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NEWS
September 26, 1992 | The Washington Post
The first Japanese military unit to deploy abroad since World War II began arriving here Friday to join a U.N. peacekeeping mission, and its leaders vowed to allay Asians' fears of past Japanese atrocities.
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WORLD
January 13, 2011 | By David S. Cloud, Los Angeles Times
China's recent test flight of a stealth fighter illustrated a worrisome "disconnect" between its military and civilian leaders, Defense Secretary Robert M. Gates said Friday. The test of the J-20 fighter occurred Tuesday, while Gates was in Beijing. When he inquired about it at a meeting, Chinese President Hu Jintao seemed unaware it had occurred, Pentagon officials said. It was the latest in a series of incidents, including a 2007 anti-satellite missile test and a 2009 confrontation between Chinese vessels and a U.S. surveillance ship in the South China Sea, in which civilian leaders in Beijing appeared unaware or poorly informed about the activities of the armed forces, Gates said.
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OPINION
February 18, 2004
Japan's suffering in the atomic bombings of Hiroshima and Nagasaki that ended World War II and the U.S.-written "peace constitution" later imposed on the shattered country gave Tokyo a long allergy to combat. For decades, the constitution, with its renunciation of war, was a reason and excuse to limit Japan's role in rebuilding war-ravaged nations to that of financier. But, in Iraq, that role is about to change dramatically.
NEWS
March 29, 2009 | Eric Talmadge, Talmadge writes for the Associated Press.
Col. Kenji Sawai, commander of Japan's 18th Infantry Regiment, stands in his headquarters dressed from head to foot in white camouflage. Skis clutter the hallways of his outpost in the snow-covered mountains of northern Japan, along with stacks of white ponchos, gloves and boots. For decades, the mission for Japanese officers such as Sawai has been fairly straightforward: Defend the homeland. Narrowly defined, for Sawai and his infantrymen, that means protecting the island of Hokkaido, where the regiment is based, from invasion.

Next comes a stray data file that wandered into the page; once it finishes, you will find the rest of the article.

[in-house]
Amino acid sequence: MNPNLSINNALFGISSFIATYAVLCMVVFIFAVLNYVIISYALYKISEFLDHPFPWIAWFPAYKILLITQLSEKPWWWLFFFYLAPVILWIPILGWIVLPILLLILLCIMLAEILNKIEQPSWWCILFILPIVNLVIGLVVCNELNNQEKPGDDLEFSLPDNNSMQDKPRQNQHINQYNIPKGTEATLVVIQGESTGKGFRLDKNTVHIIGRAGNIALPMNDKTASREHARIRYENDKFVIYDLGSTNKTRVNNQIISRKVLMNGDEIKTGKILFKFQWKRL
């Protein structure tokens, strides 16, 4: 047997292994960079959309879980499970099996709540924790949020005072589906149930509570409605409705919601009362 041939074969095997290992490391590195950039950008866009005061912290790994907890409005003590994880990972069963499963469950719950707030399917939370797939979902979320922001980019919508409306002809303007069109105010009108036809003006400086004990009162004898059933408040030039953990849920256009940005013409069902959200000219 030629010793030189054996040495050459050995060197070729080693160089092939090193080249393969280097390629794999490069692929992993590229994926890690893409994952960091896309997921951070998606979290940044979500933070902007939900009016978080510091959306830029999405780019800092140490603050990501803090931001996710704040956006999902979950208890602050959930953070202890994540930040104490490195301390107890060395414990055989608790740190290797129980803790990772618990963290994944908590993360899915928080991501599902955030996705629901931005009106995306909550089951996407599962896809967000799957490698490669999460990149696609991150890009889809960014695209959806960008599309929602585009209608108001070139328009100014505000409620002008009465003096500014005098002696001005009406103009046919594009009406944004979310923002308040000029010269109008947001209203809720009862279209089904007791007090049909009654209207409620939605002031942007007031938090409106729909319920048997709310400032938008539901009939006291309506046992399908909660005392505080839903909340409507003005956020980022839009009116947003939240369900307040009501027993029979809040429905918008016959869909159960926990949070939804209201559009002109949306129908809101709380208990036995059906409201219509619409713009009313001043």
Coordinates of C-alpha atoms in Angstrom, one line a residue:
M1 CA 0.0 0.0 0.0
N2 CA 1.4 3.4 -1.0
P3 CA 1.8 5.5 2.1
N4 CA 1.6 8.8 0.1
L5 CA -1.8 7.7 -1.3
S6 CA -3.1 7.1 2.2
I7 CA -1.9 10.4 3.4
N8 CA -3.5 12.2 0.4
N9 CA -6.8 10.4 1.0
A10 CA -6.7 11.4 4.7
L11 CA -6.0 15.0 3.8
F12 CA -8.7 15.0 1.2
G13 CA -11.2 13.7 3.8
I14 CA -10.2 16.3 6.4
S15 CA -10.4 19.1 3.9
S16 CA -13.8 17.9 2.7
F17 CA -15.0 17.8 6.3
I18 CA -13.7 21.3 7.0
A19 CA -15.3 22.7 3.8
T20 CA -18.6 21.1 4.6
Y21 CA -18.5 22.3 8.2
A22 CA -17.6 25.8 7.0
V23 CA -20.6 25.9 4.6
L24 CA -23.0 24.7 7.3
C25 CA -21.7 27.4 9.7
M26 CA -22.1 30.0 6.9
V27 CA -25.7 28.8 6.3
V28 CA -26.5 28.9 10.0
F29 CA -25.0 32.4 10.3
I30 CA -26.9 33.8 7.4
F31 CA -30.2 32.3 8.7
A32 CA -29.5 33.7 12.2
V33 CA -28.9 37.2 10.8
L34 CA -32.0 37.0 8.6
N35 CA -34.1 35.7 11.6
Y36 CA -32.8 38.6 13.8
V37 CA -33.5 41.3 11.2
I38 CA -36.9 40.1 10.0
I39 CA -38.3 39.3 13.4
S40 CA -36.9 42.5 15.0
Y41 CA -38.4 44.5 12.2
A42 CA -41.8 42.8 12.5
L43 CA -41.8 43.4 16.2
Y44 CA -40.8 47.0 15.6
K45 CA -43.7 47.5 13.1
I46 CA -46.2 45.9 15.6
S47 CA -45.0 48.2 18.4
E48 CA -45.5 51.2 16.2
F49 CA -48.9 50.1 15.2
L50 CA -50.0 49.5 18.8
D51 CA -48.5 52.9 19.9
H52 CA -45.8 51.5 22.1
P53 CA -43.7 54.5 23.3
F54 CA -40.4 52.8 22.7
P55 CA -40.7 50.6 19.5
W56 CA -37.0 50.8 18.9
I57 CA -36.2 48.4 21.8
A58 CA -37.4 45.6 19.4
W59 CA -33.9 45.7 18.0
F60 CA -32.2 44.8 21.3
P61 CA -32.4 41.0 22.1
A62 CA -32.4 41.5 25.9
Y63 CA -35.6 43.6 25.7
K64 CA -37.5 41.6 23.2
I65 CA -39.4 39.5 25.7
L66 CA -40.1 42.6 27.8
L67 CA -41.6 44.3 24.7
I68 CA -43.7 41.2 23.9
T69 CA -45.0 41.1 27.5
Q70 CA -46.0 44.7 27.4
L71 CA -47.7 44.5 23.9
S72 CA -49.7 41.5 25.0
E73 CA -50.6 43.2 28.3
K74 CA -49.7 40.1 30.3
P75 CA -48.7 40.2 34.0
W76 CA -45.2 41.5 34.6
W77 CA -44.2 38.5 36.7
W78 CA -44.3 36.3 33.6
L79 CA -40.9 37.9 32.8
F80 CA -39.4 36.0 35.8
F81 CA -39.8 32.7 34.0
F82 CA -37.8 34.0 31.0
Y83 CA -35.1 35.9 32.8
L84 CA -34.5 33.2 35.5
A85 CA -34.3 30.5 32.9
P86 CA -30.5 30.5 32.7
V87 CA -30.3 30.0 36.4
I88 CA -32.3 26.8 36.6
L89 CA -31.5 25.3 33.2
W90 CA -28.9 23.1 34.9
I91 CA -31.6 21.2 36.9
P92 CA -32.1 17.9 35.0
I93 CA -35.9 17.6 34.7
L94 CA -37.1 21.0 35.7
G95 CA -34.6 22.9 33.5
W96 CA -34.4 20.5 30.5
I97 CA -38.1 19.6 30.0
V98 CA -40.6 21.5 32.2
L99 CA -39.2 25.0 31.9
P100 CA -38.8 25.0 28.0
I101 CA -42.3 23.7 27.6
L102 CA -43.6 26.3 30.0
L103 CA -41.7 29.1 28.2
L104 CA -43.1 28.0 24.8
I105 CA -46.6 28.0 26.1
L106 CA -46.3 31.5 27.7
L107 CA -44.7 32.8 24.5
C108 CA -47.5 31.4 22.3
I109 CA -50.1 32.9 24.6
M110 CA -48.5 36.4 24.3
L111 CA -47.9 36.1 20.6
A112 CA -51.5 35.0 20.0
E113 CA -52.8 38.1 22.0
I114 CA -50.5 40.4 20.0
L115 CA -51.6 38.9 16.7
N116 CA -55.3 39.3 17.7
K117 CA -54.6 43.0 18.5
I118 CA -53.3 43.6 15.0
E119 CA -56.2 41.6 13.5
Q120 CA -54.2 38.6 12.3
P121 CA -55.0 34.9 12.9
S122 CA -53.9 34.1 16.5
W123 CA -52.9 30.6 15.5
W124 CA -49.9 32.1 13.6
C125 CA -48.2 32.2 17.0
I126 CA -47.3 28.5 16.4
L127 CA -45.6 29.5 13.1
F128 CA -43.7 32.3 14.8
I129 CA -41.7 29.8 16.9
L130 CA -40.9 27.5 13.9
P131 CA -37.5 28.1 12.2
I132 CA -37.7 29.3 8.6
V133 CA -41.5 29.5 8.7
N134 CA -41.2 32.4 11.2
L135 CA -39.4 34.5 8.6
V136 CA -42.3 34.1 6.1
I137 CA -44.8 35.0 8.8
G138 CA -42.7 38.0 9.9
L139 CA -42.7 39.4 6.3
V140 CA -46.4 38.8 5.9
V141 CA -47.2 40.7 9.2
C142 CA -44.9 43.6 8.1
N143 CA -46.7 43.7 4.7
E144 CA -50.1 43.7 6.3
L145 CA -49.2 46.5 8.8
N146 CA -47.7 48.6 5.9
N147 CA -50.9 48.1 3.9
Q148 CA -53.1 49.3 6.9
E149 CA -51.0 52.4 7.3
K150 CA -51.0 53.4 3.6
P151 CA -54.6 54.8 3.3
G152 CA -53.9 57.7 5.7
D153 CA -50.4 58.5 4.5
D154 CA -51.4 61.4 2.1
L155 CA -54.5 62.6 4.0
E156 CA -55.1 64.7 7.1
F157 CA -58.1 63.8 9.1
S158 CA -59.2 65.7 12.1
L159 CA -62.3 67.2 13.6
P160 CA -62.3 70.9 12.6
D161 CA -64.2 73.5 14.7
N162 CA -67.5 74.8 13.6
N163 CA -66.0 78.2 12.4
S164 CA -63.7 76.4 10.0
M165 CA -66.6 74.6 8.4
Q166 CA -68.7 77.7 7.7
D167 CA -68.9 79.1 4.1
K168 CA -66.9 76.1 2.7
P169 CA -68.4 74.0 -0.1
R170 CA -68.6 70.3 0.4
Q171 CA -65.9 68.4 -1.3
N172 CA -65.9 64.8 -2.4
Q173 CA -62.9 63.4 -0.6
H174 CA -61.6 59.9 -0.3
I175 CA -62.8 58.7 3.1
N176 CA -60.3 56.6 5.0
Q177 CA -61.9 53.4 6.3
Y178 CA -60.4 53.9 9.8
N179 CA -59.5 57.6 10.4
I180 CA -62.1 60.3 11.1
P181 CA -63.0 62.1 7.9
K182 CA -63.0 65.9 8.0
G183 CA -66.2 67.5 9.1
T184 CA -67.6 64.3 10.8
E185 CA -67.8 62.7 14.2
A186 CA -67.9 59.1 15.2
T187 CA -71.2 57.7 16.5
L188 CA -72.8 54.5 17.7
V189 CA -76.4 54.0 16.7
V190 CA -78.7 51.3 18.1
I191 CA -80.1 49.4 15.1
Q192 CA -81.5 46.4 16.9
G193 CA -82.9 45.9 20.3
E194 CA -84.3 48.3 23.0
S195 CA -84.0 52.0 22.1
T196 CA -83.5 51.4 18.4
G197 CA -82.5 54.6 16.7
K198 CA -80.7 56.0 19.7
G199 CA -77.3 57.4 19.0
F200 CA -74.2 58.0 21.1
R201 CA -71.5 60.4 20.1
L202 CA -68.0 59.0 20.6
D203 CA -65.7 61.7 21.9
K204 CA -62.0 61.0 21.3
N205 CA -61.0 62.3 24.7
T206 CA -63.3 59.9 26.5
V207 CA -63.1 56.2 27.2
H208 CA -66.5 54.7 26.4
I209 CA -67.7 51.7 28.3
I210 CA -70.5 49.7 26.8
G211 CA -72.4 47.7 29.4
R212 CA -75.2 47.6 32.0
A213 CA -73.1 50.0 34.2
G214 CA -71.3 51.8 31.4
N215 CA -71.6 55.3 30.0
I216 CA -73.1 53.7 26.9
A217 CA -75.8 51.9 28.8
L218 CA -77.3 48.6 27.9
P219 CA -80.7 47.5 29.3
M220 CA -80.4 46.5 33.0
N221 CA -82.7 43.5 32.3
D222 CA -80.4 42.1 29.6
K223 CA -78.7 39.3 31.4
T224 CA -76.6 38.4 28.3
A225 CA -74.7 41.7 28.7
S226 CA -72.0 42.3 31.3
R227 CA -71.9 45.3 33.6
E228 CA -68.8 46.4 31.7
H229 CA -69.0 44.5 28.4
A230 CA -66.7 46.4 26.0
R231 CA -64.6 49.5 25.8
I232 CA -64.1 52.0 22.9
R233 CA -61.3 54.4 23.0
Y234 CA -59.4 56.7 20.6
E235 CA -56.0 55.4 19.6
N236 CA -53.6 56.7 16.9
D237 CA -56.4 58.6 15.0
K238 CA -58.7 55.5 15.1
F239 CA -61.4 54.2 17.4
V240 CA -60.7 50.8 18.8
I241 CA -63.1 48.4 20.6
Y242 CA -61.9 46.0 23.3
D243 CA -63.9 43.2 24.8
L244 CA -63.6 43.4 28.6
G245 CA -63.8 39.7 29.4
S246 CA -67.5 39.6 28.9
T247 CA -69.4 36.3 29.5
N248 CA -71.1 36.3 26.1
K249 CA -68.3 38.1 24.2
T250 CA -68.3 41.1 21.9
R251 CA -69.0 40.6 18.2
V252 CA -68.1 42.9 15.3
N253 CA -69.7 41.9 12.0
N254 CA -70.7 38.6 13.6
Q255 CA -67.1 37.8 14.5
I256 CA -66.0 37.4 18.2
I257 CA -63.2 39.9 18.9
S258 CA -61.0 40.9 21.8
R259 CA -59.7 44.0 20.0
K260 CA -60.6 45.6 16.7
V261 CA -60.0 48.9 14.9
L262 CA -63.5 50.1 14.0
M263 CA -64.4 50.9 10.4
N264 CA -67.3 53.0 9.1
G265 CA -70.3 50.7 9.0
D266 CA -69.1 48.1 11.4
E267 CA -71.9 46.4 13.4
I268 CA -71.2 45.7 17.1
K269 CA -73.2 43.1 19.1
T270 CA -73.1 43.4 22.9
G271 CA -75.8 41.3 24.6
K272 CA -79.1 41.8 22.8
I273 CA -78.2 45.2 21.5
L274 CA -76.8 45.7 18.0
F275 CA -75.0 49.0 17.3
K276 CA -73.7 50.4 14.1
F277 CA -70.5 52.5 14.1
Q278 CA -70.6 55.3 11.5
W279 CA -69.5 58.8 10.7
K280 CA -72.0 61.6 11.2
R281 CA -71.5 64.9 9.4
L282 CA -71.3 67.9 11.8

NEWS
August 25, 1988
The chief of Japan's military resigned to take responsibility for the deaths of 30 civilians killed when a submarine collided with a sport fishing vessel last month. "I presented Prime Minister (Noboru) Takeshita with a notice of resignation today, just now," Tsutomu Kawara said at a news conference. Kawara was the first Defense Agency director general in 17 years to relinquish his post in a controversy linked to the armed forces. Takeshita appointed Kichiro Tazawa, 70, to replace Kawara.
NEWS
March 29, 2009 | Eric Talmadge, Talmadge writes for the Associated Press.
Col. Kenji Sawai, commander of Japan's 18th Infantry Regiment, stands in his headquarters dressed from head to foot in white camouflage. Skis clutter the hallways of his outpost in the snow-covered mountains of northern Japan, along with stacks of white ponchos, gloves and boots. For decades, the mission for Japanese officers such as Sawai has been fairly straightforward: Defend the homeland. Narrowly defined, for Sawai and his infantrymen, that means protecting the island of Hokkaido, where the regiment is based, from invasion.
NEWS
September 6, 1990 | SAM JAMESON, TIMES STAFF WRITER
The Soviet Union and Japan on Wednesday issued their first joint communique on an international issue in half a century and agreed to regular consultations on political and military affairs. The two steps promised to broaden what officials of both nations have recognized as a narrow and strained relationship. Soviet Foreign Minister Eduard A. Shevardnadze proposed, also for the first time, taking certain confidence-building measures to allay Japanese fear of Soviet military power.
NEWS
October 24, 1992 | TERESA WATANABE, TIMES STAFF WRITER
He prowls the streets from 9 a.m. to 9 p.m., working his personal contacts, exchanging favors for their information. He lends money to young men, takes them to dental appointments, entices them with free rides aboard military aircraft and ships. He approaches teen-agers at train stations and unemployment offices, following them down the street despite the inevitable rebuffs. Hiroyuki Miyashita is polite, personable--and bullishly persistent. He has to be.
CALIFORNIA | LOCAL
September 25, 1999 | MATT SURMAN, SPECIAL TO THE TIMES